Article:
Common walking injuries - foot injuries
As a walker, if your feet are painful they can cause you a great deal of hassle. Blisters are the most common problem and if ignored and untreated can be very nasty. Other injuries include plantar fasciits and toe nail problems.
Typically initial symptoms are 'a hot spot' somewhere on your foot. This is the early indication that you are developing a blister. The cause is usually due to friction either between your skin and sock or between your sock and boot. Over time, your skin becomes sensitive and breaks down with continuous pressure. When you're on the hill there is little you can do unless you are prepared for them.
When a hotspot develops the best option is to protect the skin by placing a strip of Compeed blister bandage on top. This is like a second skin or gel plaster and will mould to your skin. Compeed is available at most chemists.
The second best option is zinc oxide tape. A strip over the forming blister may help to stop it worsening. However, it may take the top off the blister when you remove it!
Ordinary sticking plasters can be helpful but they often fall off or displace and then become an increased nuisance and can even make the blister worse.
New footwear is often the cause of many blisters. So firstly your boots must be a good fit. Break your new boots in gradually. If you notice hotspots when they first appear, you can stop and treat them straight away if you carry some Compeed or zinc oxide tape in your rucksack.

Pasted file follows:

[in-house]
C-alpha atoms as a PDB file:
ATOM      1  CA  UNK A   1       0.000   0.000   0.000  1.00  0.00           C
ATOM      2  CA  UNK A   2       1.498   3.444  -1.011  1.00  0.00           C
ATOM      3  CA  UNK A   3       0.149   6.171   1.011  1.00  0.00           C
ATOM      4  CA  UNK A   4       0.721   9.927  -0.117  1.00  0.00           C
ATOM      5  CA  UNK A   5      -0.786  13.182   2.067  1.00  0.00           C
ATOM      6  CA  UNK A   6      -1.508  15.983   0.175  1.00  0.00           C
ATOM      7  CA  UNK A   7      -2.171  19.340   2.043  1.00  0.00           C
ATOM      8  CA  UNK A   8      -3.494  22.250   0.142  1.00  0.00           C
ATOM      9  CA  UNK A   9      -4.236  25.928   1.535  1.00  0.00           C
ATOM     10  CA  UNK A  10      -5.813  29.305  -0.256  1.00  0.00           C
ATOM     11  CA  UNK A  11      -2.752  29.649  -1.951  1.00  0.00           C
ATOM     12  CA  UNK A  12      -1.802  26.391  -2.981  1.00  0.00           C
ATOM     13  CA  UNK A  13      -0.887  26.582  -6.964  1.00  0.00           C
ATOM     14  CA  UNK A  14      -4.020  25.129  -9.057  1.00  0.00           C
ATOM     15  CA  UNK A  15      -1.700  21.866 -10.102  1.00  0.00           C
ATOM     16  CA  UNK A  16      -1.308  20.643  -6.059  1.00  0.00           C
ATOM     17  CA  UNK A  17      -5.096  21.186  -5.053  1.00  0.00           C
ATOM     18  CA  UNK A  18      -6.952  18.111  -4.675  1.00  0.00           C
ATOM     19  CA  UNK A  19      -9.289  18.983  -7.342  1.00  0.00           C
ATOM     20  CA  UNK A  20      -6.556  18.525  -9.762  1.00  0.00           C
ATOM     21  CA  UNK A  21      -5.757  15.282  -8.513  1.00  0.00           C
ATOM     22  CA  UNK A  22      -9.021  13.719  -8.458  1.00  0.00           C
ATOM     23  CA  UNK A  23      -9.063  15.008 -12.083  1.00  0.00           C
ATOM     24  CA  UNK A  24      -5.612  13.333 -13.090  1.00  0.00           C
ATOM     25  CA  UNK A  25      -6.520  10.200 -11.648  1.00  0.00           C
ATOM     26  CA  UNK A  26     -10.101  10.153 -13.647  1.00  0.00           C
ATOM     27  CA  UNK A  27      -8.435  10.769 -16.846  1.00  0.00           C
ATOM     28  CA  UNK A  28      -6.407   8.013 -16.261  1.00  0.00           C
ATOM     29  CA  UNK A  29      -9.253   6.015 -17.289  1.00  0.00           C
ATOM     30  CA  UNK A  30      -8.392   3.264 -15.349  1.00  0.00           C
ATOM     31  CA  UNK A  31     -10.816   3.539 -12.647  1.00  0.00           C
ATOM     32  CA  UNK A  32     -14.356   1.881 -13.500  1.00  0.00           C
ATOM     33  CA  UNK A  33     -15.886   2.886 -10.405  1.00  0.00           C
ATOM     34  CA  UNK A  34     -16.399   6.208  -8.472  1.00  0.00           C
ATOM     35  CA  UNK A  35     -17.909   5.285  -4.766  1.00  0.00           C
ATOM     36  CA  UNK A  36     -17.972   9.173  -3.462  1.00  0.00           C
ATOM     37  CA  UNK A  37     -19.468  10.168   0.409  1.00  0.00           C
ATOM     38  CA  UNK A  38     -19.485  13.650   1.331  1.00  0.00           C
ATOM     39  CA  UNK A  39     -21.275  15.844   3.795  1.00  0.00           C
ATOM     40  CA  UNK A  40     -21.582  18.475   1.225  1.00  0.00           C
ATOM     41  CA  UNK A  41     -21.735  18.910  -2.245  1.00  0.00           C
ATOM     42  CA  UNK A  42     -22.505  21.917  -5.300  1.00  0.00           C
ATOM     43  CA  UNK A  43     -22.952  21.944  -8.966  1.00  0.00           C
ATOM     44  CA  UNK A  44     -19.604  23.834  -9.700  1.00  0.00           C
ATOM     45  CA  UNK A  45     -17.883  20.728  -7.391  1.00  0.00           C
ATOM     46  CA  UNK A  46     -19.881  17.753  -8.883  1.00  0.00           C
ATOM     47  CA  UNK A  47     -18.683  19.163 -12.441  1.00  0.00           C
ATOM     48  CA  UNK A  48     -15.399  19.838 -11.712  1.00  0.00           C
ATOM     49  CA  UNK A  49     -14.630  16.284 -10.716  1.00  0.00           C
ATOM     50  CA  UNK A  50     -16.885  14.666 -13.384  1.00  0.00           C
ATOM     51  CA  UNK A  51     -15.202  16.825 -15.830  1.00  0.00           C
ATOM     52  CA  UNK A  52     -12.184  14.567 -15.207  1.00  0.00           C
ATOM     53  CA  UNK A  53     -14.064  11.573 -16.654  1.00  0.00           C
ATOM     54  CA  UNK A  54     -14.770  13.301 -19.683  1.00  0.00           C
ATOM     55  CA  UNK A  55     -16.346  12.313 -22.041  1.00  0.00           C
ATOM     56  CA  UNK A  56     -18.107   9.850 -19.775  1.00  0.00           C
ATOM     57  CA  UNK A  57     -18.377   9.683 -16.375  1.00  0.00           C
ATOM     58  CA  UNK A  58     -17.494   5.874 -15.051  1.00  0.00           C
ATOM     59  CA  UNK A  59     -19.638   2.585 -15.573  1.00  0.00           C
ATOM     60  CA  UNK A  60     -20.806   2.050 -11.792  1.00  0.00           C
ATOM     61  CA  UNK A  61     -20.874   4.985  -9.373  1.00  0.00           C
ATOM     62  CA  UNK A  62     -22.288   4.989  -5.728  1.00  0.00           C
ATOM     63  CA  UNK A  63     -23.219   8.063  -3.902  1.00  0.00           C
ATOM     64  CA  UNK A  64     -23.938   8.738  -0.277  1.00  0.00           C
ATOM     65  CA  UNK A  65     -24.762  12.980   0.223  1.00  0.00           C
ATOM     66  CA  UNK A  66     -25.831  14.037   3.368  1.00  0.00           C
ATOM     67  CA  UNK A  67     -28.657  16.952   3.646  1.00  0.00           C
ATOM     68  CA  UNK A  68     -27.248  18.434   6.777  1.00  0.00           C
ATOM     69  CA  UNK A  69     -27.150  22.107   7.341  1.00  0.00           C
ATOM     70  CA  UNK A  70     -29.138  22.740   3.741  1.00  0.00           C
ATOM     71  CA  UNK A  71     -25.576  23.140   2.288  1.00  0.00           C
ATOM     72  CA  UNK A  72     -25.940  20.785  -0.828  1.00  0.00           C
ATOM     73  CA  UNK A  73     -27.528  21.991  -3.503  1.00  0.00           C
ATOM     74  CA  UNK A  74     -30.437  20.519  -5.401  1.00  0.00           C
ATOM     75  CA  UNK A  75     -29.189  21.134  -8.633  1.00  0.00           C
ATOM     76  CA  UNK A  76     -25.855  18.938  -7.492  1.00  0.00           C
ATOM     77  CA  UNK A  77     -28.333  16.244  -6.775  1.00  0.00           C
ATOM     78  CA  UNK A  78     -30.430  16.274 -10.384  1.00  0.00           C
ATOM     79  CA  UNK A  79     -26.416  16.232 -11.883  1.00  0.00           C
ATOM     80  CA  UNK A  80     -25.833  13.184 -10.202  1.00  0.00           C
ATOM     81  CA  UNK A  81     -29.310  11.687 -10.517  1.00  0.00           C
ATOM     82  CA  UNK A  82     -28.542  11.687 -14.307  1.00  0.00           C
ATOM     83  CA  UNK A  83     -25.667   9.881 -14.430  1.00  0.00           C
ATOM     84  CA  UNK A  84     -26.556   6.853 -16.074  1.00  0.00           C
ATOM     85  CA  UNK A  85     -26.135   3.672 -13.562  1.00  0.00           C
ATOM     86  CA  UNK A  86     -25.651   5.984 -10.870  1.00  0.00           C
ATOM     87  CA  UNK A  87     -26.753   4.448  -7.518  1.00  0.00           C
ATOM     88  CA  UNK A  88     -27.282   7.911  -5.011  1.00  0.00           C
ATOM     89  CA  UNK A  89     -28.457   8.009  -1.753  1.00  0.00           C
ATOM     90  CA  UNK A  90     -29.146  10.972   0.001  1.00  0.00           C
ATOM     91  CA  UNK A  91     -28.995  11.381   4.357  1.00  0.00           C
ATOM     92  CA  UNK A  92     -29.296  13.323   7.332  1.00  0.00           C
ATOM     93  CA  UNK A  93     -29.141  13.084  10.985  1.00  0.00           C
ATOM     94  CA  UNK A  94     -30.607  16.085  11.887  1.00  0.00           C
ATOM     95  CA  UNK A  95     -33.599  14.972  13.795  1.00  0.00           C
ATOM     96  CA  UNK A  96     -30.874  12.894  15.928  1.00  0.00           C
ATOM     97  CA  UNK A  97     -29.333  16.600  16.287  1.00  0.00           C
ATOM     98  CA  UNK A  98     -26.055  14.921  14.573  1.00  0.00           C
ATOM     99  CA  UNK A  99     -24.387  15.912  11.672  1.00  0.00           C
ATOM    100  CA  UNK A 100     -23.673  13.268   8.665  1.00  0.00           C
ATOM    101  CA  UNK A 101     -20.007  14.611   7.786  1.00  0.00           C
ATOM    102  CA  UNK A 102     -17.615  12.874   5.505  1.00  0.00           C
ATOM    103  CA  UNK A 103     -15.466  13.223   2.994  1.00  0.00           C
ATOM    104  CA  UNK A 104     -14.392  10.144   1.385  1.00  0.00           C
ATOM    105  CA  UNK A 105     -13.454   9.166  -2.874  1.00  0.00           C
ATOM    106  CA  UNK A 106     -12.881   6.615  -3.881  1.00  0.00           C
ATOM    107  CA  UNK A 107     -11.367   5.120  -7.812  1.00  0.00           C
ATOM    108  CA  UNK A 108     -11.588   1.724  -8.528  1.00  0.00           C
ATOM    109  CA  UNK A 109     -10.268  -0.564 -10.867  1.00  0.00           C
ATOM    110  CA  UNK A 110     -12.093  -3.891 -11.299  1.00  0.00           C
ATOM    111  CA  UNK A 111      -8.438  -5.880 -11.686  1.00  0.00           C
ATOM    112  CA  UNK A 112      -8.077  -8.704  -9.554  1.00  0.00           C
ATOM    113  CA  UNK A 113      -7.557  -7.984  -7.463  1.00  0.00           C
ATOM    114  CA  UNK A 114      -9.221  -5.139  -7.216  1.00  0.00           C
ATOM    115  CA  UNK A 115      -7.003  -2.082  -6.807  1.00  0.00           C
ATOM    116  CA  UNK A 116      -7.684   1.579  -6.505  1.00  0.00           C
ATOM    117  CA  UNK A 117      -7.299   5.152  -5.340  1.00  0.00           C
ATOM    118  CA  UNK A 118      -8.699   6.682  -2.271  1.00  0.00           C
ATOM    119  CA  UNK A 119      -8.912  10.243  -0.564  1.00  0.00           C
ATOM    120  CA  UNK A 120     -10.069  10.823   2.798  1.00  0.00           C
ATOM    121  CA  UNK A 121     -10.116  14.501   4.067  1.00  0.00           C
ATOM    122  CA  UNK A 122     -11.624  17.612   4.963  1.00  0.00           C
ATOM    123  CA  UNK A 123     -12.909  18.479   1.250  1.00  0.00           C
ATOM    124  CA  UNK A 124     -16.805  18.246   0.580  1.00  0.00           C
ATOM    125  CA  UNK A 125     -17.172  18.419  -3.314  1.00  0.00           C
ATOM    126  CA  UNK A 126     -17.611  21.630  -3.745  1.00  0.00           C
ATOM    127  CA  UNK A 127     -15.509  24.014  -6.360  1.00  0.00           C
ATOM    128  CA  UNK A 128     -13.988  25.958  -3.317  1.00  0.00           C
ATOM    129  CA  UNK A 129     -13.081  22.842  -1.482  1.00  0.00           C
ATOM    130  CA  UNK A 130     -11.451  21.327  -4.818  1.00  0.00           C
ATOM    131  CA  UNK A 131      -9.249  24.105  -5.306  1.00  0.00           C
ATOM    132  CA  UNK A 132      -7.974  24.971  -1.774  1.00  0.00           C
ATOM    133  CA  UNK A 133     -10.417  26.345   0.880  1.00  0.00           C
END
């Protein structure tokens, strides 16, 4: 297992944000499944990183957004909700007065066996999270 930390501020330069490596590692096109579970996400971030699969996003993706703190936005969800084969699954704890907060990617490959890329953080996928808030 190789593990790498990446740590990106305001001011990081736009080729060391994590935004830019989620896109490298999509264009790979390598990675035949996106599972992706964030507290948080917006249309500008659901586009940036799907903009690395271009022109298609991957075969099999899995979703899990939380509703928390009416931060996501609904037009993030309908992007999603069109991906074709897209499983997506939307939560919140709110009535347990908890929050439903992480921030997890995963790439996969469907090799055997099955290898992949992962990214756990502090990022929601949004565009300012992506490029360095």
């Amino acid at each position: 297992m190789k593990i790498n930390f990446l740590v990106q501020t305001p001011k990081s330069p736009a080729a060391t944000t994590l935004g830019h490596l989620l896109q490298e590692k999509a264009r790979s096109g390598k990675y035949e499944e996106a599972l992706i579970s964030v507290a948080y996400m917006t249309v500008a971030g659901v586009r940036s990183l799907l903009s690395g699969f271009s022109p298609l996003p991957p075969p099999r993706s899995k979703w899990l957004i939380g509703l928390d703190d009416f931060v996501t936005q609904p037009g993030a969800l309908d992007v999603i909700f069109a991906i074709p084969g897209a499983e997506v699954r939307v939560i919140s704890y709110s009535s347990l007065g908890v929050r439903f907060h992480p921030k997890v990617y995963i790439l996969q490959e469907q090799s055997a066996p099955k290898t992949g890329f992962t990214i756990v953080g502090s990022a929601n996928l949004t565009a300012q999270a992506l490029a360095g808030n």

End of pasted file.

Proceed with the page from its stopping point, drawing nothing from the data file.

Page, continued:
Toe Nail Problems
Toenail problems usually need to be treated by a chiropodist. They specialise in this area and should anyone suspect any ingrown toenail, fungal infection, or general problem with their toes it is best to go to the experts. Ask your local GP for further advice or referral.
This is a painful condition of the foot arch. The causes can vary but typically sufferers complain of a pain in the arch of their foot which comes on during repeated walking. The pain may centre on the underside of the heel. This is a chronic condition and will develop over time. It is most painful when the foot is placed down on the ground after a rest i.e. the first steps when getting out of bed, or after sitting at lunch and then getting up.
For walkers this can be a real hindrance as it makes you not want to walk! Treatment depends upon diagnosis of the condition. A GP, podiatrist or chartered physiotherapist will be able to help.
Often treatment is aimed at the arch, supported either with tape or insoles, which usually helps to alleviate the pain. Anti-inflammatory treatments might be prescribed. Self-treatment is difficult however: you can try soaking your feet in Epsom salts. Wear shoes or boots with good supporting arches and avoid walking in bare feet.
Amanda is a former international Alpine skier who has worked as a physio with various national teams. She started her career as the physio at Glenmore Lodge (Aviemore) following which got her place as Team GB physio for the Great Britain Olympic Biathlon Team.
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